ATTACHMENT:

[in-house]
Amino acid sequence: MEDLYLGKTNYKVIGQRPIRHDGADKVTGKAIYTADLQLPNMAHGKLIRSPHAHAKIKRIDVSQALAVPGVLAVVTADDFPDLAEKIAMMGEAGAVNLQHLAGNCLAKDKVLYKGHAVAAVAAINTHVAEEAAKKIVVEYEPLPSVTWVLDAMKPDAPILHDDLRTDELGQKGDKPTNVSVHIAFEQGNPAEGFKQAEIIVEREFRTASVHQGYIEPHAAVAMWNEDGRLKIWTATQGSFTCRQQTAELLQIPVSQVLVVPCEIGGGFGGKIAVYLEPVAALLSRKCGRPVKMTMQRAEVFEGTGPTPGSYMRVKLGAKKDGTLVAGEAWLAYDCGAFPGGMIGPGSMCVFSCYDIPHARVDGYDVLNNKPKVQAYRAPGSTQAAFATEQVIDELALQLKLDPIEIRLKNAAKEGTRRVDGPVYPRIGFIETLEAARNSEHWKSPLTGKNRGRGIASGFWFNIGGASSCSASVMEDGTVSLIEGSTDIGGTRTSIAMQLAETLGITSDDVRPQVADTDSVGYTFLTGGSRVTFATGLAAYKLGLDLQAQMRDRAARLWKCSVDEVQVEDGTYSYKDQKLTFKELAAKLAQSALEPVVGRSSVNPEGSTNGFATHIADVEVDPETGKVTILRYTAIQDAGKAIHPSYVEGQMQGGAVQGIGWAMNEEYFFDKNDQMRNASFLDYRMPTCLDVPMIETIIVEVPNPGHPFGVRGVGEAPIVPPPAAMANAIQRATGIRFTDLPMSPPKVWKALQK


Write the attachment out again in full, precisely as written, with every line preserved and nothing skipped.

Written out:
[in-house]
Amino acid sequence: MEDLYLGKTNYKVIGQRPIRHDGADKVTGKAIYTADLQLPNMAHGKLIRSPHAHAKIKRIDVSQALAVPGVLAVVTADDFPDLAEKIAMMGEAGAVNLQHLAGNCLAKDKVLYKGHAVAAVAAINTHVAEEAAKKIVVEYEPLPSVTWVLDAMKPDAPILHDDLRTDELGQKGDKPTNVSVHIAFEQGNPAEGFKQAEIIVEREFRTASVHQGYIEPHAAVAMWNEDGRLKIWTATQGSFTCRQQTAELLQIPVSQVLVVPCEIGGGFGGKIAVYLEPVAALLSRKCGRPVKMTMQRAEVFEGTGPTPGSYMRVKLGAKKDGTLVAGEAWLAYDCGAFPGGMIGPGSMCVFSCYDIPHARVDGYDVLNNKPKVQAYRAPGSTQAAFATEQVIDELALQLKLDPIEIRLKNAAKEGTRRVDGPVYPRIGFIETLEAARNSEHWKSPLTGKNRGRGIASGFWFNIGGASSCSASVMEDGTVSLIEGSTDIGGTRTSIAMQLAETLGITSDDVRPQVADTDSVGYTFLTGGSRVTFATGLAAYKLGLDLQAQMRDRAARLWKCSVDEVQVEDGTYSYKDQKLTFKELAAKLAQSALEPVVGRSSVNPEGSTNGFATHIADVEVDPETGKVTILRYTAIQDAGKAIHPSYVEGQMQGGAVQGIGWAMNEEYFFDKNDQMRNASFLDYRMPTCLDVPMIETIIVEVPNPGHPFGVRGVGEAPIVPPPAAMANAIQRATGIRFTDLPMSPPKVWKALQK